Mumbai: The rupee extended its bearish leg against the US Dollar tracking weakness in the Yuan and growing concerns over health of the domestic economy amid soft capital market sentiments and anticipating FPI outflows. The rupee tumbled by 62 paise or 0.87 per cent to breach 72 per dollar mark and ended at over two-month low of 72.09 on Wednesday.
After opening lower at 71.75 against the greenback, the rupee fell to as much as 72.10 in intraday deals. On Monday, the currency had closed at 71.47 against the dollar. Forex market was closed on Tuesday for Guru Nanak Jayanti. According to forex experts, the rupee would continue to remain weak on global and domestic concerns.
Showing signs of sluggishness in the domestic economy, the industrial production shrank in September to 4.3 per cent in September from 1.1 per cent contraction in July, data released by Central Statistics Office showed on Tuesday, registering the weakest performance in seven years due to output decline in manufacturing, mining and electricity sectors.
The numbers highlighted the persistent structural slowdown in the economy and firmed expectation of further monetary easing by the RBI.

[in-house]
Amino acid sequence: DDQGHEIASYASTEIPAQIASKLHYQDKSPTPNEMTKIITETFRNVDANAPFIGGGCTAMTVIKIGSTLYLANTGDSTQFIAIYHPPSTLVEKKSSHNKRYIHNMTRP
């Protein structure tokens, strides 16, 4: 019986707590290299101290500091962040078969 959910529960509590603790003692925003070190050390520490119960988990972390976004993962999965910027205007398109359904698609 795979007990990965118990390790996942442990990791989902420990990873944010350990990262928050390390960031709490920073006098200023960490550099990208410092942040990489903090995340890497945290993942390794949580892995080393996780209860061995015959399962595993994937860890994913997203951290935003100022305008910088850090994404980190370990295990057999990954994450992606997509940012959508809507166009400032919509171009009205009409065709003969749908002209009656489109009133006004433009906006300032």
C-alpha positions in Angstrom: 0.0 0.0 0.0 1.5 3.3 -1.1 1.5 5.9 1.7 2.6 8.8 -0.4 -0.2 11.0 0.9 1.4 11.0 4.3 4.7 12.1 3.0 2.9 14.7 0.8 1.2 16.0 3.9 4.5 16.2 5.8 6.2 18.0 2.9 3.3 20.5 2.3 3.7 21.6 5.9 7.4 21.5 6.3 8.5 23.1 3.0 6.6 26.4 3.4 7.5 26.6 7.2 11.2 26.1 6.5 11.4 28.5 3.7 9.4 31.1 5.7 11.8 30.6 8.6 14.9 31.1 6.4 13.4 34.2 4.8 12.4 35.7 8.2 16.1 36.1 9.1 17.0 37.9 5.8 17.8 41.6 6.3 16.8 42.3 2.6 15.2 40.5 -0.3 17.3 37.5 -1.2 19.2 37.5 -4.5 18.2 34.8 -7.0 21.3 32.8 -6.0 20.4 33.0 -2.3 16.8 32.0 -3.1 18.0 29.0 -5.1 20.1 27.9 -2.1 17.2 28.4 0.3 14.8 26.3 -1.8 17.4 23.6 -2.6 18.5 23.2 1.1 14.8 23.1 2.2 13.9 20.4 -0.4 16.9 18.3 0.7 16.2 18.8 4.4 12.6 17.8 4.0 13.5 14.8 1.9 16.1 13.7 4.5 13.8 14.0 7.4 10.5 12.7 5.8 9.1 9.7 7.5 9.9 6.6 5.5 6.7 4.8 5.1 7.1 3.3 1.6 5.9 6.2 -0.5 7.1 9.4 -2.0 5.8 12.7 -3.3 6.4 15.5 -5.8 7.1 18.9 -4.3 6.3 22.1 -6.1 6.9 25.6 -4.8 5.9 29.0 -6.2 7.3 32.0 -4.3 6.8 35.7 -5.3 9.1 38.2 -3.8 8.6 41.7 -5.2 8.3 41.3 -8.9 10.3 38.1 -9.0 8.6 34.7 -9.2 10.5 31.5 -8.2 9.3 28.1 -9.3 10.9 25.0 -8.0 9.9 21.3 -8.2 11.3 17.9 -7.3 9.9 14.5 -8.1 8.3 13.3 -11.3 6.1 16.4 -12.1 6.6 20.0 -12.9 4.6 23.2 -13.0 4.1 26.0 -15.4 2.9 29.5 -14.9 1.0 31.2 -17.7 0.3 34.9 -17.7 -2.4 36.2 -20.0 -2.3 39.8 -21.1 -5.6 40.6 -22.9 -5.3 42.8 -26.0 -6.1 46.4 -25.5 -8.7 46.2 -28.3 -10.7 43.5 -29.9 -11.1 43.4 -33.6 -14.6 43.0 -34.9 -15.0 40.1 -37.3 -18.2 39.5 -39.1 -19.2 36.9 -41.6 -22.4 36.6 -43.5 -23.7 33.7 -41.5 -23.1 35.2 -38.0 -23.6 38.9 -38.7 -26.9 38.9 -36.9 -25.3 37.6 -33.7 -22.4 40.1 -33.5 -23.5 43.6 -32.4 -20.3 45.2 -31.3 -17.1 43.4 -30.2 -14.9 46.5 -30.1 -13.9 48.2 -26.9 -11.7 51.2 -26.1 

This lowered the demand for domestic assets. Domestic equities ended with 0.60 per cent cut while the benchmark bond yield came lower by 3 basis points to 6.52 per cent.
The Dollar Index, which tracks the greenback against a basket of six major currencies rose by 0.02 per cent to 98.32 compared with previous close of 98.25.
The greenback gained against major counterparts after the US President Donald Trump said a trade deal with China was "close" but warned that he would "substantially raise" tariffs if the deal collapses making investors concerned over the uncertainty in US-China trade deal. He dubbed China a cheater on trade.
Harihar Krishnamoor-thy, treasurer with FirstRand Bank said, “All Asian currencies are looking weak. If the US-China trade deal goes through, the US interest rates will rise and some amount of rupee weakness could continue as dollar-index is strengthening. Global capital inflows could fall. The trading range could rise from 71-72 to 71.50 to 73 in the short term. As the rupee weakens, exporters might look to sell the dollars and book their export receivables.”
Abhishek Bansal, Chairman, ABans Group of Companies said, “The Indian rupee is under pressure after India's credit ratings outlook was cut to negative from stable by Moody's Investors Service. Growing debt burden and the government's struggle to narrow the budget deficit are the critical reason. A slump in factory production has increased probability of a sharper rate cut by Reserve Bank of India. India’s factory output contracted to 4.3 per cent in September (for the second consecutive month), which is lowest since 2012.”